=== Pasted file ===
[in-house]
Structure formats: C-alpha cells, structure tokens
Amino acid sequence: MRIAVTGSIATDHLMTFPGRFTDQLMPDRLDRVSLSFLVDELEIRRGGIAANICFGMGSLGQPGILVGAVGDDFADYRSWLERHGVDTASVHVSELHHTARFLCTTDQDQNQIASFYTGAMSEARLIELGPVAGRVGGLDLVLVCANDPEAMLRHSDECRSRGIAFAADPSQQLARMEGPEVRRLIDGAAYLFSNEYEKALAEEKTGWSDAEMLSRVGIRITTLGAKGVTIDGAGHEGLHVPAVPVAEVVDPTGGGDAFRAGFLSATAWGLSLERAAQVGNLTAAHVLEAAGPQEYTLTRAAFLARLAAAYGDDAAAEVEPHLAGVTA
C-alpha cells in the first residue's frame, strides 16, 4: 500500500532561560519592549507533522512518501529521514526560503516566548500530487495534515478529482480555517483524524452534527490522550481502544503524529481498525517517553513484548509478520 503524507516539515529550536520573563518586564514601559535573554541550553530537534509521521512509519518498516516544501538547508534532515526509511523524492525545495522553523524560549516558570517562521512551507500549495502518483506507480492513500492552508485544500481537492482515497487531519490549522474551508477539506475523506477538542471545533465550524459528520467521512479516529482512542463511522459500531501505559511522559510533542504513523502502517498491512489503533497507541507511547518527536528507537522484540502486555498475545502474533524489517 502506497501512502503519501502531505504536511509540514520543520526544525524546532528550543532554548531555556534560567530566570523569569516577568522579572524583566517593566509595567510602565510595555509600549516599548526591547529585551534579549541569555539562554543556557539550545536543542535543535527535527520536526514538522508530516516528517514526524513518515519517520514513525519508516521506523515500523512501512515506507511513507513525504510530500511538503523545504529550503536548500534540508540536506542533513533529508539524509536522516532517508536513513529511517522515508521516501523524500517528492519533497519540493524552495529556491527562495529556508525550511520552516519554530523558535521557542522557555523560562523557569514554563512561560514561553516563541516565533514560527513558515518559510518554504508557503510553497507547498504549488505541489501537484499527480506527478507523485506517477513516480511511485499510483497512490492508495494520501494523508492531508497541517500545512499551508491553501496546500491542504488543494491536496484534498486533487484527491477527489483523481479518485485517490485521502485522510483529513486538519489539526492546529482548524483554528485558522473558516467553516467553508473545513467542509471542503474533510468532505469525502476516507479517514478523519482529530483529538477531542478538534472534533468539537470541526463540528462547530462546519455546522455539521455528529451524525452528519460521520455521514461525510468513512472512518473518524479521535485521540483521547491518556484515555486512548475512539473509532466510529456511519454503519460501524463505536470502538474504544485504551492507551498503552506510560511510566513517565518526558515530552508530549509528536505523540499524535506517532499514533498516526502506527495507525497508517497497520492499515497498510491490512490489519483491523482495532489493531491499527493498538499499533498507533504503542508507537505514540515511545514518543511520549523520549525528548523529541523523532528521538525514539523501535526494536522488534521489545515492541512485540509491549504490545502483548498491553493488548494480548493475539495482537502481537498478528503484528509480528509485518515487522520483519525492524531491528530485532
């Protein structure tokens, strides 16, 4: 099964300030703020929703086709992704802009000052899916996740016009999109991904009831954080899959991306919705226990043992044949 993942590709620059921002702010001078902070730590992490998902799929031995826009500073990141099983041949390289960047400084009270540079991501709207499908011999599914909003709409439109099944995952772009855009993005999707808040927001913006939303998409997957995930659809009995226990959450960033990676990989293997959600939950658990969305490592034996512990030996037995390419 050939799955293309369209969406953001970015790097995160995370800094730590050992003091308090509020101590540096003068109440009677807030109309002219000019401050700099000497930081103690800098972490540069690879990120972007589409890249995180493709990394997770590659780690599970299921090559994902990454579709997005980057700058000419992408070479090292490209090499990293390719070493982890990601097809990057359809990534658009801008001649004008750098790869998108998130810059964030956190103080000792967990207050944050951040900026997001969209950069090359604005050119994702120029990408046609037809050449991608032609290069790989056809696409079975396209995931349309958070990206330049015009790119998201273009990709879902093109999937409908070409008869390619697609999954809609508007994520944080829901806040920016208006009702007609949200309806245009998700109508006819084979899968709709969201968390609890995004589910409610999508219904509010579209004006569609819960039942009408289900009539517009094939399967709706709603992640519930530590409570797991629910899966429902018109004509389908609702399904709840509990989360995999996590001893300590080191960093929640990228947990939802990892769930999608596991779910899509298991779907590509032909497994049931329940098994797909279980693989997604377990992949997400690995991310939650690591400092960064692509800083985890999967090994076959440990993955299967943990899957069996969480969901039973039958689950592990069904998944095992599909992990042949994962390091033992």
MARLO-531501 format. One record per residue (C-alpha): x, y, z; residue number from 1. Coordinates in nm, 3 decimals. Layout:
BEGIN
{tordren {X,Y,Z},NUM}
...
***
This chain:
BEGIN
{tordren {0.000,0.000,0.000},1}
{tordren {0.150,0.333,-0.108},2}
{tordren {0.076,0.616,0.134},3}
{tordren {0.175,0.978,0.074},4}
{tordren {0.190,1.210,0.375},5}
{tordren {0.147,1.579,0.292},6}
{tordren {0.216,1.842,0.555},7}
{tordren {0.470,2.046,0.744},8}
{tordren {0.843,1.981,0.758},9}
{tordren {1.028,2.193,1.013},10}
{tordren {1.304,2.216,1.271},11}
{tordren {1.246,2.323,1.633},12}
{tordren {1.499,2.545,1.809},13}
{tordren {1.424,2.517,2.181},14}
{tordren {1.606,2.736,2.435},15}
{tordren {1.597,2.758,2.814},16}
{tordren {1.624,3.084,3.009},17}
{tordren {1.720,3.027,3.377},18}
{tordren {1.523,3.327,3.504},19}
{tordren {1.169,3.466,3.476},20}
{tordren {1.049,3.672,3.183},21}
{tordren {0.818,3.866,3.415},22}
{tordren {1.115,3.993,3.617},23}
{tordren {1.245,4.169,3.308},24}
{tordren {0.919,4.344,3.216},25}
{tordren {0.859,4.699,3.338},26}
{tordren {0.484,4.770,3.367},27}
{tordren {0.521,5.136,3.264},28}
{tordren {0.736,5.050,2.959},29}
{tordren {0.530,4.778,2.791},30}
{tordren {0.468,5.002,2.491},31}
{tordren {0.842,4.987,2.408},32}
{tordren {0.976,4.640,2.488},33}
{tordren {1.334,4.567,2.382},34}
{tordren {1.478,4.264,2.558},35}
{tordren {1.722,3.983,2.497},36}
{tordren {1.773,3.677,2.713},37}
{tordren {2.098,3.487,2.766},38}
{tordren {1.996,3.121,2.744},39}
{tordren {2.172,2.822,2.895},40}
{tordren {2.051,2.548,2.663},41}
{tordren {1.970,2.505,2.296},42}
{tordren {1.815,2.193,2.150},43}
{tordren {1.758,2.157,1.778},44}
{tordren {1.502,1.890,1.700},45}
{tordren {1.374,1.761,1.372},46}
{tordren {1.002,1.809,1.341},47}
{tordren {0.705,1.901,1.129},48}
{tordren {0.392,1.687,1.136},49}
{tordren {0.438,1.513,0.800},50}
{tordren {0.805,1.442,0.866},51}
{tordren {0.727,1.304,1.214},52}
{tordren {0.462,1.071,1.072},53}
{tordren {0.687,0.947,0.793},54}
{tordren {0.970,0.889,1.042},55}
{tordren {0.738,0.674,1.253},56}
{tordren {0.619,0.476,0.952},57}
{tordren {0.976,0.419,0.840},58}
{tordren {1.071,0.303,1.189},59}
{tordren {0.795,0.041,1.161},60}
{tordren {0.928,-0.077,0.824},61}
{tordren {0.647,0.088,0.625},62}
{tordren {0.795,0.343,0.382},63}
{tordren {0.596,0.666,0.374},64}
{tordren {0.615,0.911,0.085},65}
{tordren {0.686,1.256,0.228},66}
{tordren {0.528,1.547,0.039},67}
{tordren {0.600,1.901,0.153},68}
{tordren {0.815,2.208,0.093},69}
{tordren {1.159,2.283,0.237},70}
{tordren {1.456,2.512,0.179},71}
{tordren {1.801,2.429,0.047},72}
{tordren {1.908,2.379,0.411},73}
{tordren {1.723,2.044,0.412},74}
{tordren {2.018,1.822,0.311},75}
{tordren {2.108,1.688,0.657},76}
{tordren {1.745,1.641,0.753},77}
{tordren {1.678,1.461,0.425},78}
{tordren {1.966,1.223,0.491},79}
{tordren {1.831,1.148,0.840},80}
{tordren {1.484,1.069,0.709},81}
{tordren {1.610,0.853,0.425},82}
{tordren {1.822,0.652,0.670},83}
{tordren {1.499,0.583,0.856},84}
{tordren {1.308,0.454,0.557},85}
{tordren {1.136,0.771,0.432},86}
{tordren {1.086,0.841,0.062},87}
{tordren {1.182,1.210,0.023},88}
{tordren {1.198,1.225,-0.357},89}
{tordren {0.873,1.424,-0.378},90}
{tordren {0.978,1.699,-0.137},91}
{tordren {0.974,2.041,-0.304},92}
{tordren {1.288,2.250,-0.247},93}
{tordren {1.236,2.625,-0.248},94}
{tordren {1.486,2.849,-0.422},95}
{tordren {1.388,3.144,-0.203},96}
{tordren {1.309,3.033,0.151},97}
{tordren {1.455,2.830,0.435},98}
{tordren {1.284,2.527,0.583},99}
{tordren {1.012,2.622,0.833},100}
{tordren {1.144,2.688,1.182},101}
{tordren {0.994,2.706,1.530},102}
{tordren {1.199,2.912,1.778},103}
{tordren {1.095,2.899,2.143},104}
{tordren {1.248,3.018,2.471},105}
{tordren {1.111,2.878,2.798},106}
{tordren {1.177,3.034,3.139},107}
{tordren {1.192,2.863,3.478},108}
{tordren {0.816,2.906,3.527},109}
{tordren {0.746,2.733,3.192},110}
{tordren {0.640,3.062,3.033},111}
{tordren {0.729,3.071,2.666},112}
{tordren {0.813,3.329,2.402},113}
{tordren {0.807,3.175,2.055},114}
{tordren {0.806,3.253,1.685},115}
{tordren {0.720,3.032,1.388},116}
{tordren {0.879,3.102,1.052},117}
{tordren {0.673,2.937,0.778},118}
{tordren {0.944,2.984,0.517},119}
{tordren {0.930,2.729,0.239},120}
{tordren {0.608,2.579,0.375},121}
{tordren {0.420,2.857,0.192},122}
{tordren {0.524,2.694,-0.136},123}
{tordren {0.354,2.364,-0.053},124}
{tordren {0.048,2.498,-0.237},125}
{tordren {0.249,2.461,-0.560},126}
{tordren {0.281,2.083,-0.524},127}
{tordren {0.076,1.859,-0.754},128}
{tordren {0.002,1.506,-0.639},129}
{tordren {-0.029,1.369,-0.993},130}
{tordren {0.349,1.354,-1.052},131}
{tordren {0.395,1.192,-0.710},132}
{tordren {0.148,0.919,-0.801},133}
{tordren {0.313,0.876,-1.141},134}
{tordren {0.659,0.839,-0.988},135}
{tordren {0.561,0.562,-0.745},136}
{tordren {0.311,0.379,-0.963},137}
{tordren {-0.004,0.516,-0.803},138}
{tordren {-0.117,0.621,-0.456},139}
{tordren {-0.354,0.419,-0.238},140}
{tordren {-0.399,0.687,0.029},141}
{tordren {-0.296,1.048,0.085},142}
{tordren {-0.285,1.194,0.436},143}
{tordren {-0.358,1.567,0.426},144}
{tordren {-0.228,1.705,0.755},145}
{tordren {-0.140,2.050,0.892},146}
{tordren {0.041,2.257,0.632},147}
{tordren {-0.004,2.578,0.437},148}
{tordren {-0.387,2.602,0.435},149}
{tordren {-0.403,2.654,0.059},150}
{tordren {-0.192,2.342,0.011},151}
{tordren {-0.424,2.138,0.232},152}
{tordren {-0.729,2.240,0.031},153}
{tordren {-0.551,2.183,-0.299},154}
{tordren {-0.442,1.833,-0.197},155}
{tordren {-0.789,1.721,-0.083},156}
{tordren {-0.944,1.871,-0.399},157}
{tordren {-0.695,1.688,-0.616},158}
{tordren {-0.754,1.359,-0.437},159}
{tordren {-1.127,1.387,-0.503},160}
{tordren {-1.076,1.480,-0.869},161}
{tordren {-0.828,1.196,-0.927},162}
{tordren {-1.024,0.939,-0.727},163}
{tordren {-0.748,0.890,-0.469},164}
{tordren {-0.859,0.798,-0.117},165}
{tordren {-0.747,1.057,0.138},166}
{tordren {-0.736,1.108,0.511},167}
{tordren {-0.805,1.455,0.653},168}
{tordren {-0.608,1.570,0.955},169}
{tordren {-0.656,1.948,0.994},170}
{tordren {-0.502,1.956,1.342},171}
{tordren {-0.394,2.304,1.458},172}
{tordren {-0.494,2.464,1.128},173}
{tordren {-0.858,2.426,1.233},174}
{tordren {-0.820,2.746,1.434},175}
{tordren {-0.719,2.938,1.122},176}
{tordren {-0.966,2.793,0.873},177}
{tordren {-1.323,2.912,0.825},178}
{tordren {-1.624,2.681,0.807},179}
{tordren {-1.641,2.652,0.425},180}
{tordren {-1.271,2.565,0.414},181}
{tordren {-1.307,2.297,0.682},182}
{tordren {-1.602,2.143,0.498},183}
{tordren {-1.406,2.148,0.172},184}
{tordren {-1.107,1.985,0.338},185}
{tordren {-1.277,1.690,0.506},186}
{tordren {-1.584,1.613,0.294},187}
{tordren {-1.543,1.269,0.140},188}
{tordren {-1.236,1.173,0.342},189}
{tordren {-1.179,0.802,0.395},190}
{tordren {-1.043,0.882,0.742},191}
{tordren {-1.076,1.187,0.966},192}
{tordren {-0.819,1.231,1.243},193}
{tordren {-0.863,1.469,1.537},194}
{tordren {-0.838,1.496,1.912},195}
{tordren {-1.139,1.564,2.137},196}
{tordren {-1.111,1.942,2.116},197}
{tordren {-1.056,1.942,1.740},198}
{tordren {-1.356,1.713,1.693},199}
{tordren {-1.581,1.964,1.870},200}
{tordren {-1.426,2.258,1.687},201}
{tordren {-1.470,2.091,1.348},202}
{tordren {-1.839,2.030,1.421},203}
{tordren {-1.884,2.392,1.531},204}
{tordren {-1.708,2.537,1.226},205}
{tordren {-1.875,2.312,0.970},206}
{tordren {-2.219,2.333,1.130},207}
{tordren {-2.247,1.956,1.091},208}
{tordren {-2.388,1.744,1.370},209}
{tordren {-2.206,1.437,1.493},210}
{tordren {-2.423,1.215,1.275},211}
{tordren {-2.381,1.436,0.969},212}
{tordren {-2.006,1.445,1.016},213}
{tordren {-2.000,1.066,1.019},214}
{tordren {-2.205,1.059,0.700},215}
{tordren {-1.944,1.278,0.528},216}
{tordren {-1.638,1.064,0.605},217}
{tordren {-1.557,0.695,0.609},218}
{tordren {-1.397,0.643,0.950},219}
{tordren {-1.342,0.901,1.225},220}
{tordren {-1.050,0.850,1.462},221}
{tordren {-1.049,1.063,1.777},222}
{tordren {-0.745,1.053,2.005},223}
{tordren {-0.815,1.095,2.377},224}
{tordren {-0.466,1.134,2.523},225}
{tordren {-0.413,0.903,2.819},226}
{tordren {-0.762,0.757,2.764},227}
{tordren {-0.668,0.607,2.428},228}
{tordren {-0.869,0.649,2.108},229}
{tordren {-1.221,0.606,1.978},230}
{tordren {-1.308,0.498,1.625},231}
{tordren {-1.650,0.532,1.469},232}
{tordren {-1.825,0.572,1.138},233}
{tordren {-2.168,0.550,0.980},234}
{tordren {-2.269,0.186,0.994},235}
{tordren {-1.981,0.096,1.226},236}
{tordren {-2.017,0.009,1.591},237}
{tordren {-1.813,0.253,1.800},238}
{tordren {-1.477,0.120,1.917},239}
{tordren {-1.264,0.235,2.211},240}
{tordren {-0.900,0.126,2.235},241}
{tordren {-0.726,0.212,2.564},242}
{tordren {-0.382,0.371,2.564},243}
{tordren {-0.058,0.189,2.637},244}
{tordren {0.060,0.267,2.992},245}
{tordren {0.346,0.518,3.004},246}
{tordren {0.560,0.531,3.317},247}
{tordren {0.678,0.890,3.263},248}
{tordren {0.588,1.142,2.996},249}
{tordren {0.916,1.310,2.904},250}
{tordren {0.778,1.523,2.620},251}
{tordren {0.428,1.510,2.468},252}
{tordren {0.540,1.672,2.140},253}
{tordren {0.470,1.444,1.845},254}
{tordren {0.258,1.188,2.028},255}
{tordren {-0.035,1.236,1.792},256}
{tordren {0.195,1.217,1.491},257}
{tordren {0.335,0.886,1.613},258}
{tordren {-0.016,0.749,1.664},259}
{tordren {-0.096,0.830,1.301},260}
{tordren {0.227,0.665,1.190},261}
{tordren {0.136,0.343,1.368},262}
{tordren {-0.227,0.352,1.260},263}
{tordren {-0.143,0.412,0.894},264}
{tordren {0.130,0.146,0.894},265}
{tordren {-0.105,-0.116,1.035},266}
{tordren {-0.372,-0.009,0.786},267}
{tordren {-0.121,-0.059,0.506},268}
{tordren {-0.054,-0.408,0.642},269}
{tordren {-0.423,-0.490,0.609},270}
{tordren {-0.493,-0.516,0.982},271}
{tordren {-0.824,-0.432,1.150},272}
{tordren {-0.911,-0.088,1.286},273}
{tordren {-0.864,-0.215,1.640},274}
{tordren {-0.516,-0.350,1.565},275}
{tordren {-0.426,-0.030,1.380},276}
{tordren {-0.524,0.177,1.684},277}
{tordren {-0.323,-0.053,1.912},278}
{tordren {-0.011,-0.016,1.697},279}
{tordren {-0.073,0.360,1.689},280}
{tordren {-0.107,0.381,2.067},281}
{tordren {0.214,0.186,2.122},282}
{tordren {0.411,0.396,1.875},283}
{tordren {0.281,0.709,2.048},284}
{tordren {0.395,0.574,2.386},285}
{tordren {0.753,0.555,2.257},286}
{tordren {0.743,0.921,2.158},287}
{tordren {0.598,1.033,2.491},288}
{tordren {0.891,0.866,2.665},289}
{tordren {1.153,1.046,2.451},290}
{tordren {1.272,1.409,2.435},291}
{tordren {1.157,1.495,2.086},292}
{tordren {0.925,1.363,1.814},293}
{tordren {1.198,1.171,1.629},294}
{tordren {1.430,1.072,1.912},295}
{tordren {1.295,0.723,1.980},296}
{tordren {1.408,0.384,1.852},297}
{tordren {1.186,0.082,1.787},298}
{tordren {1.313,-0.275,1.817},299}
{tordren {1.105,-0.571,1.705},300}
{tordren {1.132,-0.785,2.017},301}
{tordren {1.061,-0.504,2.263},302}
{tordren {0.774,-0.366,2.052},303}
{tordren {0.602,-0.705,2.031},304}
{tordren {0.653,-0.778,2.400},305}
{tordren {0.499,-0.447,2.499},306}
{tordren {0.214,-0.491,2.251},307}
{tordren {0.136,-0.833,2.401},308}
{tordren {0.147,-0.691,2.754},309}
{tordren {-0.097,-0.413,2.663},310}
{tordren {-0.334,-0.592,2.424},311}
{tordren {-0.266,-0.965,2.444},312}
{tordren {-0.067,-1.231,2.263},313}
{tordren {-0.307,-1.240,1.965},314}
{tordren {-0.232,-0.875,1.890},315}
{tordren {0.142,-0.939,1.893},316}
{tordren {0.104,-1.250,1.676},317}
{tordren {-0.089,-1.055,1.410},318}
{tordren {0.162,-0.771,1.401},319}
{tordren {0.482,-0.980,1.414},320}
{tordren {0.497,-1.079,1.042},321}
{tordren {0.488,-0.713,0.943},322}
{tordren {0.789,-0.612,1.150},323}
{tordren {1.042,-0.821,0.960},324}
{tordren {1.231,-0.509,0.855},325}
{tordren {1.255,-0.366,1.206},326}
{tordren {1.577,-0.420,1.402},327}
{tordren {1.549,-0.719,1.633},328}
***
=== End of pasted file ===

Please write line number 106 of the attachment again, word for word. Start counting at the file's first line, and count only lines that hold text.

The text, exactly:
{tordren {1.236,2.625,-0.248},94}